Sir Humphry Davy, Bt(1778-1829), Natural philosopher
Sitter in 20 portraits
Professor of Chemistry at the Royal Institution, 1802-13. Davy undertook groundbreaking work with gases and electrolysis and in 1807 he demonstrated the existence of potassium, sodium and chlorine with a galvanic battery. He also experimented with diamond combustion and invented the miner's safety lamp in 1815, becoming President of the Royal Society 1820-7. From his close friends Wordsworth, Coleridge and Southey he absorbed the concept of 'Romantic genius', to which he aspired. With charm and entrepreneurial flair, he joined a new breed of celebrity scientists. His experiments at the Royal Institution were so charismatic that they became social events. Witnessing these, Mary Shelley took Davy as the model for Dr Frankenstein, the scientist who holds a terrifying secret of life-giving power.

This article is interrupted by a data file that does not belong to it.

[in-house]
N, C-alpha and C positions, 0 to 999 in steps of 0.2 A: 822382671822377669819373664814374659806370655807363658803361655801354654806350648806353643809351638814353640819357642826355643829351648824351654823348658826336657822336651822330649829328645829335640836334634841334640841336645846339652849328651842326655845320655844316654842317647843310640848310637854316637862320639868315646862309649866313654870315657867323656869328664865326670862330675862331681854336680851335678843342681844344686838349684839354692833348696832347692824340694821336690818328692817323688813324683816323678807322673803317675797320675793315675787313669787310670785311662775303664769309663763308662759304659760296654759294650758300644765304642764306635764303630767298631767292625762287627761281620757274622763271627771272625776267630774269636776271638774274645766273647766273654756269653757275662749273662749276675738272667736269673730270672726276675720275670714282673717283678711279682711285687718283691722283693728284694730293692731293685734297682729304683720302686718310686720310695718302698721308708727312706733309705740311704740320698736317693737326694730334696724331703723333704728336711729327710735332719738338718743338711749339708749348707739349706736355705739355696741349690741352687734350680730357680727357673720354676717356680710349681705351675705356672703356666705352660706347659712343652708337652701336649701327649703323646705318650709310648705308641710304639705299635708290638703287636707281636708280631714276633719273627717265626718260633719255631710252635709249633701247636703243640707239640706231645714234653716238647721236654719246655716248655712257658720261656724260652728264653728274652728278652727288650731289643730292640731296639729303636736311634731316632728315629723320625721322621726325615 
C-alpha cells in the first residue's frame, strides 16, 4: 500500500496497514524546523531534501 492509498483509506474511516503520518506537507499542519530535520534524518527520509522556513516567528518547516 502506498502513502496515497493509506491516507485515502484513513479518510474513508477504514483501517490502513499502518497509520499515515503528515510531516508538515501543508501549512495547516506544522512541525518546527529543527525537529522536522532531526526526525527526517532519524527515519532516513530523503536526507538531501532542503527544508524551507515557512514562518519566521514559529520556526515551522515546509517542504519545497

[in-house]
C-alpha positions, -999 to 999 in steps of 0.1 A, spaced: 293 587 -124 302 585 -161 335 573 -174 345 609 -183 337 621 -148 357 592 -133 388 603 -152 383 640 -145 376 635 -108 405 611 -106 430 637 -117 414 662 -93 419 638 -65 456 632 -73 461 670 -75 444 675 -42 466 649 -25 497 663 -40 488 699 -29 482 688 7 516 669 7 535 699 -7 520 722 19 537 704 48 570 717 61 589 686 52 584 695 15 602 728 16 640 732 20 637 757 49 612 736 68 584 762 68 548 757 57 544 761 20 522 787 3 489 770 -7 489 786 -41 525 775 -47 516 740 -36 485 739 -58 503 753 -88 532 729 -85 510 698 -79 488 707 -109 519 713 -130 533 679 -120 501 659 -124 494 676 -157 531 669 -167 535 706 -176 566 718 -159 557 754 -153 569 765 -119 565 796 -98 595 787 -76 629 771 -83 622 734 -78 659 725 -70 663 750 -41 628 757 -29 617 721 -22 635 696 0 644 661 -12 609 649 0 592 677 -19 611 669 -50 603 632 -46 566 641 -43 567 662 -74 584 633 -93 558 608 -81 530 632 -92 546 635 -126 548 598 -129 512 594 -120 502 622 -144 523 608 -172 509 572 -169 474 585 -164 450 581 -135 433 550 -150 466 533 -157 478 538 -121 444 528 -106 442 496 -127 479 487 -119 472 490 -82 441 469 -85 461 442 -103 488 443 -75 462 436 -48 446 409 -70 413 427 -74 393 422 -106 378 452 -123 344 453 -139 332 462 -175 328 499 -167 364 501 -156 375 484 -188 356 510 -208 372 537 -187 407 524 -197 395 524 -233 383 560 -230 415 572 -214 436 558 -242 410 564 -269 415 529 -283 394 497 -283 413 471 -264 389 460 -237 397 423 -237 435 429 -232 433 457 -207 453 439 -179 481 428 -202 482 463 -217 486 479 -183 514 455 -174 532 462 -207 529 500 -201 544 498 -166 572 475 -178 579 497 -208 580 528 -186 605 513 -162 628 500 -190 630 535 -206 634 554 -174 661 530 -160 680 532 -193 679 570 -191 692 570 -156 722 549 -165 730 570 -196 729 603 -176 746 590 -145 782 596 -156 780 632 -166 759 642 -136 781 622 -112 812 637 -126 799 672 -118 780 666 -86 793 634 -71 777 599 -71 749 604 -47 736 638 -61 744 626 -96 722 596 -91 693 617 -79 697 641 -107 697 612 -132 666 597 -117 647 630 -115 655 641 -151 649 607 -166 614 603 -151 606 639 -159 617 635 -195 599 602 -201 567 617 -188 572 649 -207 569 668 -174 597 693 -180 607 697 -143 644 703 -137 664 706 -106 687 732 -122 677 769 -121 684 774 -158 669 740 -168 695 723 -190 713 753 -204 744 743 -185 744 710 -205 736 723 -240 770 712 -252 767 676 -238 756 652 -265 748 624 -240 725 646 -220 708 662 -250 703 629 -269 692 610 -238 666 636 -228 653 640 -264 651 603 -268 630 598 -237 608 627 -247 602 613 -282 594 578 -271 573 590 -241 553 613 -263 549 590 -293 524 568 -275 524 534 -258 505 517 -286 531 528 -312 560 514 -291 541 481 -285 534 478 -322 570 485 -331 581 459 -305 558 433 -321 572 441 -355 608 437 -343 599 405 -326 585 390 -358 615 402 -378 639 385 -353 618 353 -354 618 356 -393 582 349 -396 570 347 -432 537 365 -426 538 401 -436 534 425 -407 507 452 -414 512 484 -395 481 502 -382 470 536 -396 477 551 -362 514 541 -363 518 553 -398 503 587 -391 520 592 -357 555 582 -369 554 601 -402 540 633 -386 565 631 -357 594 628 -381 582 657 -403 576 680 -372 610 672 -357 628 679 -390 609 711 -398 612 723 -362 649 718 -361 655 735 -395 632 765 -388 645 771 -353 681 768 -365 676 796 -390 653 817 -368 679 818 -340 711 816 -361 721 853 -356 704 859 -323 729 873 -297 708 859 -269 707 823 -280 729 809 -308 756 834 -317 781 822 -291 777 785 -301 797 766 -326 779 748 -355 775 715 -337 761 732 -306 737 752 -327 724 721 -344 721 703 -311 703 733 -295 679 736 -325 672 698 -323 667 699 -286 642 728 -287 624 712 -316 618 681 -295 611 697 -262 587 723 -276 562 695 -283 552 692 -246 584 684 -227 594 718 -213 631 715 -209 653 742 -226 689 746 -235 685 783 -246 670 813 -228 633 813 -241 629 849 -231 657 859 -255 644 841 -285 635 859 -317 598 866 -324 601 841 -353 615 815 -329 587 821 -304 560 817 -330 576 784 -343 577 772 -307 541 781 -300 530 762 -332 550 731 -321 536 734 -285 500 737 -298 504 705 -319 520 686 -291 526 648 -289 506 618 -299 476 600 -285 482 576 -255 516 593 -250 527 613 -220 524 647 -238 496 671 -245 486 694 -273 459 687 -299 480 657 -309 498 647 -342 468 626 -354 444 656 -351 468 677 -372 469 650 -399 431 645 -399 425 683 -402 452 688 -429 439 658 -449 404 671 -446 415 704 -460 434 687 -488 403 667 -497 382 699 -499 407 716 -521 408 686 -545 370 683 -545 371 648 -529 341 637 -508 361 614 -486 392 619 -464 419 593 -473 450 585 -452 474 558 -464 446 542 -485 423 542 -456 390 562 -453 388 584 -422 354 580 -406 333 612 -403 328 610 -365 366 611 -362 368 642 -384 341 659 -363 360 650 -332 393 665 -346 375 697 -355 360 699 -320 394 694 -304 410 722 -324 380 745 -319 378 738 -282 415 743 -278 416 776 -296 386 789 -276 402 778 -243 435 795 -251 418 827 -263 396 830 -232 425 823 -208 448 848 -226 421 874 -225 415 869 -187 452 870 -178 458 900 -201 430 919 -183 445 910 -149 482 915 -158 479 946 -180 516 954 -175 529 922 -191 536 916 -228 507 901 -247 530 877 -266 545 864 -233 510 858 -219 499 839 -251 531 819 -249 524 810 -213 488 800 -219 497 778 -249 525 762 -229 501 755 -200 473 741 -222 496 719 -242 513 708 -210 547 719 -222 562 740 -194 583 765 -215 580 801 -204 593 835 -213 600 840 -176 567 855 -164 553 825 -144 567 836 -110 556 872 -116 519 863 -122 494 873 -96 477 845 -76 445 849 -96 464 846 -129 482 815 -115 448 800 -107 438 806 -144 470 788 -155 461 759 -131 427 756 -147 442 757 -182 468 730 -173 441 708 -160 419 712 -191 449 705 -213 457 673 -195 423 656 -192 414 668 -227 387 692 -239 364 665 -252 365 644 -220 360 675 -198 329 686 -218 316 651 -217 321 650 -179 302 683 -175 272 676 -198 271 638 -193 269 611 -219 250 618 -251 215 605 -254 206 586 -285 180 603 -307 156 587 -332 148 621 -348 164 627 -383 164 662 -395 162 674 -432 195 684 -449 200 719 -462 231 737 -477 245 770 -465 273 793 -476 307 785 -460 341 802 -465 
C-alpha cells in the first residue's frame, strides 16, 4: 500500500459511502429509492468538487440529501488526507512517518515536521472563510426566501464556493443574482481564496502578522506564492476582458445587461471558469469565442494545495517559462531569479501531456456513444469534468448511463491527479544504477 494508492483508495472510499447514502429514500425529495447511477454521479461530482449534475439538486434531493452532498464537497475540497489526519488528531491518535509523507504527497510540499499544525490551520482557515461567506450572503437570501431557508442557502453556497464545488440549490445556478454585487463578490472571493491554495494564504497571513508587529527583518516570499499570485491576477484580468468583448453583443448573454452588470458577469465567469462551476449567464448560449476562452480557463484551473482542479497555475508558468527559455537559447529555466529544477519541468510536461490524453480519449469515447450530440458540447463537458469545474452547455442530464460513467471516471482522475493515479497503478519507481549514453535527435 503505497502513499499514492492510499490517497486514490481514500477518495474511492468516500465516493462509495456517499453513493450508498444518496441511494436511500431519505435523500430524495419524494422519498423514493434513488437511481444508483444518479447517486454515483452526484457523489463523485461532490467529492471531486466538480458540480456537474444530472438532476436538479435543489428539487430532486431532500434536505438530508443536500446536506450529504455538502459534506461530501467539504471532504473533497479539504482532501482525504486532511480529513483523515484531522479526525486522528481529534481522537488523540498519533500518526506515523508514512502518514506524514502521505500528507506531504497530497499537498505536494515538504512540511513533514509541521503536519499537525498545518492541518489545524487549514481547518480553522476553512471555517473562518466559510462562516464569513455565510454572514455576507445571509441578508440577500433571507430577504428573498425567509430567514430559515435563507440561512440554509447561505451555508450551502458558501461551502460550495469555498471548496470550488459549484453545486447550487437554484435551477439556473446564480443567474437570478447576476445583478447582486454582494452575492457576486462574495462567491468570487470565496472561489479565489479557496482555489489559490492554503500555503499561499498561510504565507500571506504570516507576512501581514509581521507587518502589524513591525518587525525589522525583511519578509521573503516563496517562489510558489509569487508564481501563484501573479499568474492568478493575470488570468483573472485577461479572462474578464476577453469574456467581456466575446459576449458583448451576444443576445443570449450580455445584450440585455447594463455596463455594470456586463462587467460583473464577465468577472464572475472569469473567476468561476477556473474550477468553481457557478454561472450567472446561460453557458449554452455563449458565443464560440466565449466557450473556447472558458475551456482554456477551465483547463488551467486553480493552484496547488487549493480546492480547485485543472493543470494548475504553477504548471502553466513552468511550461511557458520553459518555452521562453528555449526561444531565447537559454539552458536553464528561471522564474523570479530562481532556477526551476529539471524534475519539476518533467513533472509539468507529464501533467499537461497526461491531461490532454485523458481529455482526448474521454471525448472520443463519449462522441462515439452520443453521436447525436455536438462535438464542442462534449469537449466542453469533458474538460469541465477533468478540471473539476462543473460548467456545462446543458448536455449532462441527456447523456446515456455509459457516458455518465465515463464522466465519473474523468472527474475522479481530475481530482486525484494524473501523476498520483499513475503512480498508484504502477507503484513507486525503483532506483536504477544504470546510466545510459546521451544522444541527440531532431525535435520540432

More on Sir Humphry Davy: The Romantic Poets and their Circle book in our Shops
Watch a film clip on the sitter from the BBC Archive in the Media section below
by Sir John Gilbert, and Frederick John Skill, and William Walker, and Elizabeth Walker (née Reynolds)
by James Gillray, published by Hannah Humphrey
by William Henry Worthington, published by Agnew & Zanetti, and published by Rudolph Ackermann, after James Lonsdale
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